Friday, January 30, 2015

Post-op Day One

Well, Katie made it through the surgery without any complications.  Feeling under the weather now
with pain pump keeping the pain at bay.  Plan is to be out of bed this morning sometime for a walk and then maybe a nice cup of tea this afternoon.

Wednesday, January 28, 2015

Heading to OR tomorrow: Update Number 1

Ok- reporting as a very hungry pre-op patient over here, but I just want to throw out a few logistics. This blog initially started on Caring Bridge as an easy way to update friends and family when my parents, brother, husband and I have been too consumed with my care/surgery to effectively communicate with all of our loved ones (or too drugged, as in the case of the latter named). Anyhow- we'll be reviving that tradition over the next week, so come check out the blog for updates (though they will not necessarily be written by moi). Of course, please feel free to reach out to any of us personally as well, and we will all do our best to get back to you. Reaching out is always incredibly appreciated, and helps to keep our spirits up, even if you don't get a response I promise you it's lovingly accepted! Here is a basic account of what we know right now:

1. I'll be heading to the OR tomorrow morning (the 29th) around 11am at North Shore Manhasset hospital

2. I will be staying at said hospital for about 1 week

3. The details of my surgery are very vague. They will be removing the peritoneal inclusion cyst (which now logs in at 4 liters!), they will lyse adhesions from my small bowel and they will try to fix the source of these recurrent cysts, but they do not currently know what that cause is and, so, we are not exactly sure what we are dealing with as far as surgery length. We do know it will be an open laparotomy (this is the opposite of a laparoscopy, meaning my abdomen will be completely open to allow them better visualization). Unfortunately for me, this means a much longer recovery period and much longer hospitalization.

4. I am very, very hungry. Already. Seeing as I am not even 1/10th of my way through my NPO period, this is not promising (as far as my sanity goes, at least).

Anyhow- Just wanted to send out a pre-op update. If you'd like to reach out, this blog, my email, Facebook, my phone, text, etc. are all fine options, but do know that I will be totally incapacitated tomorrow and very likely incapable doing much of anything for many days thereafter. My focus will be on not watching food commercials, banning anyone from my room that mentions what they ate for breakfast, and trying to not get so pissed off when the nurses and my family shove the spirometer in my face every hour. But do know that your messages always put a smile on my face.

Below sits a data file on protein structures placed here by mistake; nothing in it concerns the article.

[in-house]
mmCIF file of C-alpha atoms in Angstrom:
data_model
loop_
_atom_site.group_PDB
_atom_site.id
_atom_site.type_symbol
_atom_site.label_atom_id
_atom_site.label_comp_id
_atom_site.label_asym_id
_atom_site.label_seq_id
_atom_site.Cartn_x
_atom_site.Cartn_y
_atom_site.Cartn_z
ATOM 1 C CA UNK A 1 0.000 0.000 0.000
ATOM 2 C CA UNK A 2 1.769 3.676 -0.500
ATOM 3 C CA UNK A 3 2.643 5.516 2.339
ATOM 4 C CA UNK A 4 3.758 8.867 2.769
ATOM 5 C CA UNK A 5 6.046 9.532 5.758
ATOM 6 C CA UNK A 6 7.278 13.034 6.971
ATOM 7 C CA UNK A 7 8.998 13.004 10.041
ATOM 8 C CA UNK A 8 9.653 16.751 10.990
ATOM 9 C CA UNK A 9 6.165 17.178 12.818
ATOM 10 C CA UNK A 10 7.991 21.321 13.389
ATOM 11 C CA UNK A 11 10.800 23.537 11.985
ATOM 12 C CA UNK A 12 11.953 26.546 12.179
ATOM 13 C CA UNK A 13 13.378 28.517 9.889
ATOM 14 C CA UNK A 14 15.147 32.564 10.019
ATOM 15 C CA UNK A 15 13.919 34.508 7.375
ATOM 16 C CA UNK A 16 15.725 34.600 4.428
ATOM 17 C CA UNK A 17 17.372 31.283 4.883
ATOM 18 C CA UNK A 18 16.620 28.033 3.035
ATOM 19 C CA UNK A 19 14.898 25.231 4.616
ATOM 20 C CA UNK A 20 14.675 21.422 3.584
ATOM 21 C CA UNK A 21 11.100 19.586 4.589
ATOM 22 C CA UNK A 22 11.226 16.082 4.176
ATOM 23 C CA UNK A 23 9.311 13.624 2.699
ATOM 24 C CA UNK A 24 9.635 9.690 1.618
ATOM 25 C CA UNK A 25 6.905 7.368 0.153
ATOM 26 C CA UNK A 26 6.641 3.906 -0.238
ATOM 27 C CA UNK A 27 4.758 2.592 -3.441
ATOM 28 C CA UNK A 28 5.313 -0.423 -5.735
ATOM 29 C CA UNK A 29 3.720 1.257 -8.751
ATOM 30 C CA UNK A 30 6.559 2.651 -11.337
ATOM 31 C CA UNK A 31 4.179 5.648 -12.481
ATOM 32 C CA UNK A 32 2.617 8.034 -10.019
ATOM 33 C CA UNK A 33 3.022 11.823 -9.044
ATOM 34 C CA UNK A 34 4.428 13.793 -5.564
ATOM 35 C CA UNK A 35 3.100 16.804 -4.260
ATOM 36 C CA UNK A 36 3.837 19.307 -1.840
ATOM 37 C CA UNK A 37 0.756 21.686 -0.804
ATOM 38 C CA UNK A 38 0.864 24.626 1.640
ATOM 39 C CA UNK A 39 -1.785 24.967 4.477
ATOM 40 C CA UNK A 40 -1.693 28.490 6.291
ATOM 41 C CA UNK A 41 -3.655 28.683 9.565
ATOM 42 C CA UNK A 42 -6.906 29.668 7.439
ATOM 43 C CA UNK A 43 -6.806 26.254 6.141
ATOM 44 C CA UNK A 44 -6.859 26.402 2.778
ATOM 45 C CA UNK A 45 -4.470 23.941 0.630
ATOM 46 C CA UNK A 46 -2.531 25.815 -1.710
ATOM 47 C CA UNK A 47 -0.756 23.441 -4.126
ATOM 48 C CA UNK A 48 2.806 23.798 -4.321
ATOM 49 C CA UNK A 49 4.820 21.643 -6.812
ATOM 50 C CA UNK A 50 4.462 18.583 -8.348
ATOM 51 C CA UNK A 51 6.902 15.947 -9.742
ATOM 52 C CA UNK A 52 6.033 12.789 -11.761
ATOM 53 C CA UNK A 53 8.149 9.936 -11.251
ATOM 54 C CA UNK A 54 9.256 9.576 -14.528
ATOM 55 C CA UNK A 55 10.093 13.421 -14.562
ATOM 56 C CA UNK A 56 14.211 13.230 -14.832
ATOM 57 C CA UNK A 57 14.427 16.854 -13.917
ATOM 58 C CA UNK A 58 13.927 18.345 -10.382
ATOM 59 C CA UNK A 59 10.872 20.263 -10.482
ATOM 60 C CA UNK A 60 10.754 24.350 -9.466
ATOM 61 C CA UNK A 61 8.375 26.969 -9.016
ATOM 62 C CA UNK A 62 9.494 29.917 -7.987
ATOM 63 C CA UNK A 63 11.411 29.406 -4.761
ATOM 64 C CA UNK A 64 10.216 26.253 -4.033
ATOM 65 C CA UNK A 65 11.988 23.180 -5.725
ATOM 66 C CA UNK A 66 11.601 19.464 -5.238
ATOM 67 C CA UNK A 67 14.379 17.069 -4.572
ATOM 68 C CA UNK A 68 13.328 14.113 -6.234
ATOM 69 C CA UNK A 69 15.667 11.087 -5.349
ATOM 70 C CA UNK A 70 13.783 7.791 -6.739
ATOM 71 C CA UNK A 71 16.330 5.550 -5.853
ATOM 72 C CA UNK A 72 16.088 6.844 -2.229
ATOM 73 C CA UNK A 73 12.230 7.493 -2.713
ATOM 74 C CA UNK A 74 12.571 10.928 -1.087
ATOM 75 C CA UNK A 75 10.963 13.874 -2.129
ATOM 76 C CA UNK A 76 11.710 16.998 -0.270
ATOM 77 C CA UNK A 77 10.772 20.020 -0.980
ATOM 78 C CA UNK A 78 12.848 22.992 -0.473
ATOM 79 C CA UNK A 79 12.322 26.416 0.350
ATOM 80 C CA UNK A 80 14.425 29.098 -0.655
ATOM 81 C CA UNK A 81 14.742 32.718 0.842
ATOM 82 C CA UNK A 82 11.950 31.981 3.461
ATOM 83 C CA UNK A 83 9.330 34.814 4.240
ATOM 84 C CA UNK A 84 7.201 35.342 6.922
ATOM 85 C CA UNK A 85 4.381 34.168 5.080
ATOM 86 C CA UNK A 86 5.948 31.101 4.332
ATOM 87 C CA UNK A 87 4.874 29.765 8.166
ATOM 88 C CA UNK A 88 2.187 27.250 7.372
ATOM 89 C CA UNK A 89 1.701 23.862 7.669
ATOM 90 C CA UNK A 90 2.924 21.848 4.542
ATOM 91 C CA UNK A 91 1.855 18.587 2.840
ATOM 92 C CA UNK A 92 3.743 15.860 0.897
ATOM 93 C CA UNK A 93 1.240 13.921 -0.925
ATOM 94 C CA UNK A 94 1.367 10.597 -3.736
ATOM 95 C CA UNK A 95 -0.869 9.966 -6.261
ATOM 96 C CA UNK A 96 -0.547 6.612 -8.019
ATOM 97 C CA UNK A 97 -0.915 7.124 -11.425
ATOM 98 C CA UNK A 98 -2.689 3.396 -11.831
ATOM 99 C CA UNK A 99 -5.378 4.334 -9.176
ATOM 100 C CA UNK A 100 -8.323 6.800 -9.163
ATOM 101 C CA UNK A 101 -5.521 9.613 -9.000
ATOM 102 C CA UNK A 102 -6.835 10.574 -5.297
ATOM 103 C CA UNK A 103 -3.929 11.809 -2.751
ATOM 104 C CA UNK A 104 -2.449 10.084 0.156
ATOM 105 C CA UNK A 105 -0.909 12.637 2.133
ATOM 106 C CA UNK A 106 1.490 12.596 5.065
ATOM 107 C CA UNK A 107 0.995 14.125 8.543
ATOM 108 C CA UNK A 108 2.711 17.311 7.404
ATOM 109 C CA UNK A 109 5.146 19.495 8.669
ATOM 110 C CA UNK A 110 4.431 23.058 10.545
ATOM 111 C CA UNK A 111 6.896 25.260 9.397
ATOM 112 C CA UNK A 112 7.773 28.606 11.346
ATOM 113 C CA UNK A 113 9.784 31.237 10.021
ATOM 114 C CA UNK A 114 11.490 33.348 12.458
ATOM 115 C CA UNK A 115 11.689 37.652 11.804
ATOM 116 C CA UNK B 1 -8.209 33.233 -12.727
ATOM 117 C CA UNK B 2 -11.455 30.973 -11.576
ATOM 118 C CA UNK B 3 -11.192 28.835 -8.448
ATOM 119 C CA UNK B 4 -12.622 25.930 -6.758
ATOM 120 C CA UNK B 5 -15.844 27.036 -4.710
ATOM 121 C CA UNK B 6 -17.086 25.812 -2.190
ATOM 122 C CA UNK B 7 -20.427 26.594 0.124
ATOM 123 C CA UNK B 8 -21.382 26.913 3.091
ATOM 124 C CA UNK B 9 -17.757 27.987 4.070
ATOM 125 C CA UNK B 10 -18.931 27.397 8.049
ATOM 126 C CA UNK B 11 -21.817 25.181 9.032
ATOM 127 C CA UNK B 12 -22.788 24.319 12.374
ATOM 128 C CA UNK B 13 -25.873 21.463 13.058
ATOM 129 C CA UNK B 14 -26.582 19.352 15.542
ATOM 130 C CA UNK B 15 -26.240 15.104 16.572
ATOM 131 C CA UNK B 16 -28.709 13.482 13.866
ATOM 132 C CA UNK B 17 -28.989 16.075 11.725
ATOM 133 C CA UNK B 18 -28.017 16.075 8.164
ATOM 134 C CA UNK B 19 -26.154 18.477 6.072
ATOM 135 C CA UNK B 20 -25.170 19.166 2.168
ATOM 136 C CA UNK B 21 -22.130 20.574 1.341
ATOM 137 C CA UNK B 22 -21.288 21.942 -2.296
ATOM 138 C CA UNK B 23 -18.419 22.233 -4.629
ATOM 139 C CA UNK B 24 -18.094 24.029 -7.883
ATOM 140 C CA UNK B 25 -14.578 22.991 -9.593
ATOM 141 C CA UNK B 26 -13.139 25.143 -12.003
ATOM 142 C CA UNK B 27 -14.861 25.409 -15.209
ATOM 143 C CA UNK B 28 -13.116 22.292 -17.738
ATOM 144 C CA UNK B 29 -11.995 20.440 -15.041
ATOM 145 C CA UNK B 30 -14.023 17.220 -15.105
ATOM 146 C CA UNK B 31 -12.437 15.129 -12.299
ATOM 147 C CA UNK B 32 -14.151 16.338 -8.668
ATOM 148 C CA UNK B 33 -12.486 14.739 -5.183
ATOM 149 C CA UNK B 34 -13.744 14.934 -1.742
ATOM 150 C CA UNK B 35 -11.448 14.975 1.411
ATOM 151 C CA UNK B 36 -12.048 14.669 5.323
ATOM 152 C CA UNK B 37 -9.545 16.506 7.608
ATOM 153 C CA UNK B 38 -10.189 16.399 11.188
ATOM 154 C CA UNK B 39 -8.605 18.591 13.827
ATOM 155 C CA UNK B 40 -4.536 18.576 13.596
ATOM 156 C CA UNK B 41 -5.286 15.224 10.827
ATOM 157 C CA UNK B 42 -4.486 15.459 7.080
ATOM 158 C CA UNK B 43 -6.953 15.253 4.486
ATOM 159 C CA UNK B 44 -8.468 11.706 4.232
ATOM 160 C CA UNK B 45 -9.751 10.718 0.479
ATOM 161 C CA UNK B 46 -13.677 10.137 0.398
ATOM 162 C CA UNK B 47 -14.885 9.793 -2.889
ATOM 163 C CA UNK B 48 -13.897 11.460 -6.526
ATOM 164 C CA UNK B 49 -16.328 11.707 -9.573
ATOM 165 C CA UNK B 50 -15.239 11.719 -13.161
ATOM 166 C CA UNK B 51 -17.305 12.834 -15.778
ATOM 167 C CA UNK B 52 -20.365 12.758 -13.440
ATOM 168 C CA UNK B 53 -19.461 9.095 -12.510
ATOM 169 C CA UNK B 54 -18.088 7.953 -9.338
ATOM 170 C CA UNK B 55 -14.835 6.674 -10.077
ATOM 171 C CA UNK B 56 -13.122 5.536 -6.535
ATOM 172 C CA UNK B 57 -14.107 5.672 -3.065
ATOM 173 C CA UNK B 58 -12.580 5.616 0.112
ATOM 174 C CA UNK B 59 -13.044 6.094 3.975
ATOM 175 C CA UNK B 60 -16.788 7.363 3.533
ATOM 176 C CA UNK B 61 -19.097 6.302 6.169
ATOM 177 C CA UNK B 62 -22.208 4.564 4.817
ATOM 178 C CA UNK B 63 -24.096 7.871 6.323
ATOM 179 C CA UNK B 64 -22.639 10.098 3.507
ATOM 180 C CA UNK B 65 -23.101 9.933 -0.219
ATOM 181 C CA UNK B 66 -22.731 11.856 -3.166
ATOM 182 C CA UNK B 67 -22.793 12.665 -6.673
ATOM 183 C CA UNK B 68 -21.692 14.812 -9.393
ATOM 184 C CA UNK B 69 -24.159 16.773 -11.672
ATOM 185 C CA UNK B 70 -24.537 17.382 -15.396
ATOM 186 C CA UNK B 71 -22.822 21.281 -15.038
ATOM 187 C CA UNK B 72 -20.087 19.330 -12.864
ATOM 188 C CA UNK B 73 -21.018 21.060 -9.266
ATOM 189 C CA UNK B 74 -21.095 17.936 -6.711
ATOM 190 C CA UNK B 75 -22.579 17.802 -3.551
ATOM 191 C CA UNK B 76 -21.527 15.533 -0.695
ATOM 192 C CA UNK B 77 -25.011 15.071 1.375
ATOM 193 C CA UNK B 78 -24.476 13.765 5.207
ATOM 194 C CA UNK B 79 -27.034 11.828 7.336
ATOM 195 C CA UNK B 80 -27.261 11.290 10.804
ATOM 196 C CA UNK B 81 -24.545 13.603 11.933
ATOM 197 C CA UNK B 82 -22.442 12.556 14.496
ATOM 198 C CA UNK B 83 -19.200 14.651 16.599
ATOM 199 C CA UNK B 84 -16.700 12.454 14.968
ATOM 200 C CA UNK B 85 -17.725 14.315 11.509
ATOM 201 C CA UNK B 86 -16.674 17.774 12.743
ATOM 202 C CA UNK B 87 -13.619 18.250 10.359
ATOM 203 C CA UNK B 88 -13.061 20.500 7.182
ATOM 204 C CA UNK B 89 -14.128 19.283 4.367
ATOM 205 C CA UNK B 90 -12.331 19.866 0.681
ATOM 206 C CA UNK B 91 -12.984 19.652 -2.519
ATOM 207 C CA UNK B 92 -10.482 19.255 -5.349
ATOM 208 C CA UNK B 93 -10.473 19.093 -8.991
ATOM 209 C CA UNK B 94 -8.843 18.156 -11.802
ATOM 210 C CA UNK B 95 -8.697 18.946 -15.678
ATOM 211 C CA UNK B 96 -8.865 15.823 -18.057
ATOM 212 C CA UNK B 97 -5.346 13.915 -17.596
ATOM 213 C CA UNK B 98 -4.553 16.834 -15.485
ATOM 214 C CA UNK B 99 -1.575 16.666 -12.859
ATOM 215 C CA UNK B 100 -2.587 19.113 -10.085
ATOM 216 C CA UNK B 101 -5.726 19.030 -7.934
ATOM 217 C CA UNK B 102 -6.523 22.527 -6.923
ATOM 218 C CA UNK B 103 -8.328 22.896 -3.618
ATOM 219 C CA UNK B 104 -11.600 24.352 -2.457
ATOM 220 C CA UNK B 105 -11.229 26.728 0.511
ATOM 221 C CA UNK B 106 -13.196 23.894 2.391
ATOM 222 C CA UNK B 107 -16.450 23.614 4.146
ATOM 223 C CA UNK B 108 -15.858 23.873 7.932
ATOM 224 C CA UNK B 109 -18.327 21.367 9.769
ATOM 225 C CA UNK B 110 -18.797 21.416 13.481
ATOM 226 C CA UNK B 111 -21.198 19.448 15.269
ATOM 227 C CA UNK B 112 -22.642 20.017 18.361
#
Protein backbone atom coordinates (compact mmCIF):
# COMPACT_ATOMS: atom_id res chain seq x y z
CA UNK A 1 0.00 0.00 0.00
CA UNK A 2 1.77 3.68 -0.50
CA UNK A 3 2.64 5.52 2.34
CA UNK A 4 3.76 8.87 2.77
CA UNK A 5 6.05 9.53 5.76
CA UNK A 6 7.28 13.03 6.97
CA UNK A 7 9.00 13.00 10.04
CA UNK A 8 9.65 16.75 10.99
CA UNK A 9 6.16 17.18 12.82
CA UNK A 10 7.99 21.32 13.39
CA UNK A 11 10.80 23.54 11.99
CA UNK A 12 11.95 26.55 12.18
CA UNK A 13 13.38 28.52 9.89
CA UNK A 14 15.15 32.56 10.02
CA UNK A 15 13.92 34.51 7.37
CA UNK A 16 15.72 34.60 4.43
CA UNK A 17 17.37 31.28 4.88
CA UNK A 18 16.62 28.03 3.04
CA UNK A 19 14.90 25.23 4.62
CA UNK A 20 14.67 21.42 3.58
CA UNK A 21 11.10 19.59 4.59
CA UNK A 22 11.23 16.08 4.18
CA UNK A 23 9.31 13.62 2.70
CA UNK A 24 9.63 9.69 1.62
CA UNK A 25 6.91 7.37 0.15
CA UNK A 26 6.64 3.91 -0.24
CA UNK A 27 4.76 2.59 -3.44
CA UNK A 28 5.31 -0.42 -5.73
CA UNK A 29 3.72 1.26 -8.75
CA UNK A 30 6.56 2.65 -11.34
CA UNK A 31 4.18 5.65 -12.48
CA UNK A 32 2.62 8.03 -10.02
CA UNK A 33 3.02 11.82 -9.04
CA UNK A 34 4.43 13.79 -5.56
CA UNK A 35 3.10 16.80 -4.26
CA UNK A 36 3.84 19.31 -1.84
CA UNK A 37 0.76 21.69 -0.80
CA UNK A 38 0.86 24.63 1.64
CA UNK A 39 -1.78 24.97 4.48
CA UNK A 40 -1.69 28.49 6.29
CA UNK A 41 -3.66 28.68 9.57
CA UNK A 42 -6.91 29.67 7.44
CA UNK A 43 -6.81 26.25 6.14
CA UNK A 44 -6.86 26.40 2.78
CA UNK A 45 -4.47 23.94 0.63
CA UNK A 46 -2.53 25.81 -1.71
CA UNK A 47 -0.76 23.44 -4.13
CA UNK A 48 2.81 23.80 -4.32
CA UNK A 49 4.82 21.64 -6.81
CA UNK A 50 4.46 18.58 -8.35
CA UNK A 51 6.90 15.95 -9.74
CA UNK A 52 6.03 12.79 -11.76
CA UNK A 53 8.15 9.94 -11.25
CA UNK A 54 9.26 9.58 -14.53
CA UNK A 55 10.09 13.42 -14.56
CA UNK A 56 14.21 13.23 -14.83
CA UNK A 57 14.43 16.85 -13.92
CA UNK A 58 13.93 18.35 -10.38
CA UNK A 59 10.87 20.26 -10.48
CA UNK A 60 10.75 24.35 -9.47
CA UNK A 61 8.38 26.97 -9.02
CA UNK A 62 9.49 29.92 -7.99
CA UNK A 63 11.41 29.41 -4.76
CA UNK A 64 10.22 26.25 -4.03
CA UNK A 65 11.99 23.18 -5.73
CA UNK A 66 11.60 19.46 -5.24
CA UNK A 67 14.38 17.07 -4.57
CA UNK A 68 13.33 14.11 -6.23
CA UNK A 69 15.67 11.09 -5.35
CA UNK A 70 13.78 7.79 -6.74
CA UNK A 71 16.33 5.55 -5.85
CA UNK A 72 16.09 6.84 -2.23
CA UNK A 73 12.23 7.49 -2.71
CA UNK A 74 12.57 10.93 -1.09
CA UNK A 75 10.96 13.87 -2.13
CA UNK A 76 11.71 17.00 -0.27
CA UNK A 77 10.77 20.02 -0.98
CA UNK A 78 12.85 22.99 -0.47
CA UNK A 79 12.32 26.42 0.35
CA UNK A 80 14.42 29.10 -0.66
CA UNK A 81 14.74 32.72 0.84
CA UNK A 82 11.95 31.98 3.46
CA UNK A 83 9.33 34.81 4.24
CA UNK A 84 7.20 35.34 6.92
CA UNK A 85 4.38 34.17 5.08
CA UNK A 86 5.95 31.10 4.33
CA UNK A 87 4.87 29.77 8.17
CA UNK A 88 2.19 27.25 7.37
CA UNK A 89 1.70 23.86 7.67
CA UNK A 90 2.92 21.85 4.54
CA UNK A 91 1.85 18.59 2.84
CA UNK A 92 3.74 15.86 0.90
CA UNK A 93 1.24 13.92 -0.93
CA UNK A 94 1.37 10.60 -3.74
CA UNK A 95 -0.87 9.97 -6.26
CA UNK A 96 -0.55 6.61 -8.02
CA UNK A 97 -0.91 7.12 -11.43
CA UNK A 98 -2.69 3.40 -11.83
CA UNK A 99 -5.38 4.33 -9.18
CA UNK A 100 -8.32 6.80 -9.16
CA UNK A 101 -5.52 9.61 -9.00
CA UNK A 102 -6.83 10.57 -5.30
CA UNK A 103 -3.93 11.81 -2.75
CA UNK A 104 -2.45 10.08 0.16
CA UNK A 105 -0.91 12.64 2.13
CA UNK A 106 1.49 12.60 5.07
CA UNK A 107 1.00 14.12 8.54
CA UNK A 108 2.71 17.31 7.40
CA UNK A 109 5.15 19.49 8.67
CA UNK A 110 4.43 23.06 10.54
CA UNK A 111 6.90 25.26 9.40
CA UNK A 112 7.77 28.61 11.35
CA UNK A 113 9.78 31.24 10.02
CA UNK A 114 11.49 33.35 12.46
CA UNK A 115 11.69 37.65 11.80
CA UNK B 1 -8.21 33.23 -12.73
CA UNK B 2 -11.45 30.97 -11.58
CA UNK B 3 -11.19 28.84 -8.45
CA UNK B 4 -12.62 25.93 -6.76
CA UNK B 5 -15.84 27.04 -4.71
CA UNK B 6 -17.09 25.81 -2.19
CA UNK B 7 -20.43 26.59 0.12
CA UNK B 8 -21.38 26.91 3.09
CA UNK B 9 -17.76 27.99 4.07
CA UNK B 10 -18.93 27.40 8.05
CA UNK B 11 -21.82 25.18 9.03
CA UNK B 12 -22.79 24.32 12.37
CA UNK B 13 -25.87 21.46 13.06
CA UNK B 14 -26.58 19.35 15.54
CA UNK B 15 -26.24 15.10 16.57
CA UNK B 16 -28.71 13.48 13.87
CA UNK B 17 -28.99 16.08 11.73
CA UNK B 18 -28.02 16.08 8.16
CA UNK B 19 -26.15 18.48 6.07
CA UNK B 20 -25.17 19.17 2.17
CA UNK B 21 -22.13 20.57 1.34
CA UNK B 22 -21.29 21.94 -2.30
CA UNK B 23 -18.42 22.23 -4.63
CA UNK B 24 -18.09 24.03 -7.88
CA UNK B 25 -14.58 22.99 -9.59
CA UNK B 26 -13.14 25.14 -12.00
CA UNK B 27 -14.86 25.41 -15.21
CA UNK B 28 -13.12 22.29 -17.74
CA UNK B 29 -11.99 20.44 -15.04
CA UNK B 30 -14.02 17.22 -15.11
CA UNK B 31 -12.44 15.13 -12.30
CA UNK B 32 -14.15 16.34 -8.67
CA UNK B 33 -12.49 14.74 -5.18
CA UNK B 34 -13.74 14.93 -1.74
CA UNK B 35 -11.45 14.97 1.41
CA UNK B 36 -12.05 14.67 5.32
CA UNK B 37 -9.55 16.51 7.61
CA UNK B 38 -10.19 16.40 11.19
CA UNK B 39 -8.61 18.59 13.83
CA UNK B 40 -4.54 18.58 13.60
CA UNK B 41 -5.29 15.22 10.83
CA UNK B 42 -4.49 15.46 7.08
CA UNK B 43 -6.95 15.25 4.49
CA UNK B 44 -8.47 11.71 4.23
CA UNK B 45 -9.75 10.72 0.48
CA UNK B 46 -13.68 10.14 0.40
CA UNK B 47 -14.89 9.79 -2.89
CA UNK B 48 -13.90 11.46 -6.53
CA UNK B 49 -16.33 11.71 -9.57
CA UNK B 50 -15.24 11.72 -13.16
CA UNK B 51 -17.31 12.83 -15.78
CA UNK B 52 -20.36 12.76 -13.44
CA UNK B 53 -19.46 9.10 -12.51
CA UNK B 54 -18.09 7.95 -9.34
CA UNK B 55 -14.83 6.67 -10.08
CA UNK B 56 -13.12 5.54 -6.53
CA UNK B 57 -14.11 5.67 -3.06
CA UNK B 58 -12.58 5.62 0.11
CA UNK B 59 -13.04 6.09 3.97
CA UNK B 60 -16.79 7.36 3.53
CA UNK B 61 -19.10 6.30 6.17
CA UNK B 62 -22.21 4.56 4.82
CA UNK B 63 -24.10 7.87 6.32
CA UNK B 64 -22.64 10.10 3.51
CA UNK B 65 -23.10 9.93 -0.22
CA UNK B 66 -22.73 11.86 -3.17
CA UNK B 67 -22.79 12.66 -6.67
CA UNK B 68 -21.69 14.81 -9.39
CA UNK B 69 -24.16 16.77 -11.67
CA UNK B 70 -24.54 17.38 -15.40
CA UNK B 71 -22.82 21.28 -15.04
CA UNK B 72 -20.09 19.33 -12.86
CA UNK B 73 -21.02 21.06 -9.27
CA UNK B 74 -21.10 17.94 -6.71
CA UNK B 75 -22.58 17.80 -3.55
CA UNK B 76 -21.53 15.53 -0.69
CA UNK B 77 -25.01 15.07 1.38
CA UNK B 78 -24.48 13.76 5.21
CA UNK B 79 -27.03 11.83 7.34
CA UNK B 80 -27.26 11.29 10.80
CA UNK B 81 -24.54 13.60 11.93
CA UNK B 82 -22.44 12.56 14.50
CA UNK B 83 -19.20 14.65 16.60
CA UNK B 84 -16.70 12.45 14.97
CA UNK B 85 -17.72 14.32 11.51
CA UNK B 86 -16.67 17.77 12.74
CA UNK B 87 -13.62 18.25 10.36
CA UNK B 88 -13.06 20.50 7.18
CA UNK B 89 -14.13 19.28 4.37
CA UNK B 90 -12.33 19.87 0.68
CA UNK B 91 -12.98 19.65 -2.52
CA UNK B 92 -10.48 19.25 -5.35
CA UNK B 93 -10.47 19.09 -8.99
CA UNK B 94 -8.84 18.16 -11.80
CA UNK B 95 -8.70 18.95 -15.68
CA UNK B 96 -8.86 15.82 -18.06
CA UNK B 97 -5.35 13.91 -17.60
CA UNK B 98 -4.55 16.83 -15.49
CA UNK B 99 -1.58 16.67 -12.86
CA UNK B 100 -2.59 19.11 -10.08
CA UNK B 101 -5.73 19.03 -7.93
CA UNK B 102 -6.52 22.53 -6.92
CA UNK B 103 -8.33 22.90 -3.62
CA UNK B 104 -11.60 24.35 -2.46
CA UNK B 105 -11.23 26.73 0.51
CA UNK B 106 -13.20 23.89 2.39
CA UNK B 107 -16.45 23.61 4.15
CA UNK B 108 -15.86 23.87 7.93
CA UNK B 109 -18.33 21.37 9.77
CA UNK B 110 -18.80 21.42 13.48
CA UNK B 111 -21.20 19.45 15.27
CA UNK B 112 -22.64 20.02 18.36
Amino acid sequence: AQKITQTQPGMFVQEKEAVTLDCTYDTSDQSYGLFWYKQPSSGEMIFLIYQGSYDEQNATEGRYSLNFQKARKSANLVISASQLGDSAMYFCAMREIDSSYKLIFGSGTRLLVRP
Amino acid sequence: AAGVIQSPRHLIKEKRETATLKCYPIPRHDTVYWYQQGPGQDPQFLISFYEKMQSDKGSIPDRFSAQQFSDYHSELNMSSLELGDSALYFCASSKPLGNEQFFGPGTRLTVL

Love you all!


Wednesday, January 14, 2015


"You've always been so brave." These were the words my surgeon left me with this morning as I exited his office and walked towards purgatory (a.k.a. that little white room where the soft-speaking secretaries work out the details of your fate). "So when would you like to book your surgery?" where the next words that reached my ears, though my mind was far off, tuning into the faint noises of the sterile waiting room where I could detect the sound of my two year-old daughter crying. She was telling my mother that this place was "so scary." I smirked. Despite her experience being limited to the waiting room, where the fish in the tank swam seamlessly in tune with the spa music that permeated the space, the discordancy of that room's purpose and its semiotics was not lost upon her. I re-focused on the secretary's question, "Never," I answered, "I would like to book this surgery...never."

January 29th. That's the date. That Thursday morning will bring yet another time that I will have to put my "brave" face on and walk into that O.R. and lay down on that crucifix-form table. It is on January 29th that I will allow the anesthesiologist to drip the poison into my veins, and as they ask me to begin counting down from 10, all I will see is that face. That adorable little face. And I will be terrified.

You see, Dr. Procaccino, that steely look you see in my eyes is no longer bravery. It is now terror. It is not stoicism, just fear. It is the look of someone who has so much to lose. It is the face of someone who faces invisible enemies. You are now looking into the eyes of a mother. 

When I fall asleep on January 29th I will know that I will wake up with a 2.5 liter cyst removed from my abdomen. I know that I will have adhesions lysed from my small bowel. I know I will wake up with many tubes, and I know that I will almost immediately begin the obsessive week-long (or longer) wait until food or drink can pass my lips. What I don't know is if I will still have ovaries. Those tiny things that carry within them the very keys to life. "We will do all we can to save them," I have been told. Though I am anxious at the thought of losing them, they have already worked the greatest miracle of my life. And for that I am forever grateful.

I almost didn't write today, because I have almost lost hope. The space between these major recoveries is becoming more and more slim, and the prospect of recurrence of a peritoneal inclusion cyst is vast. I am losing hope of being healthy enough to realize my dreams of becoming a doctor. I am losing hope of my ability to be a stable force in my daughter's life. But, mostly, I am terrorized by the idea of hearing that little voice crying in a waiting room where the wait seems to be eternal, and her fears are never assuaged.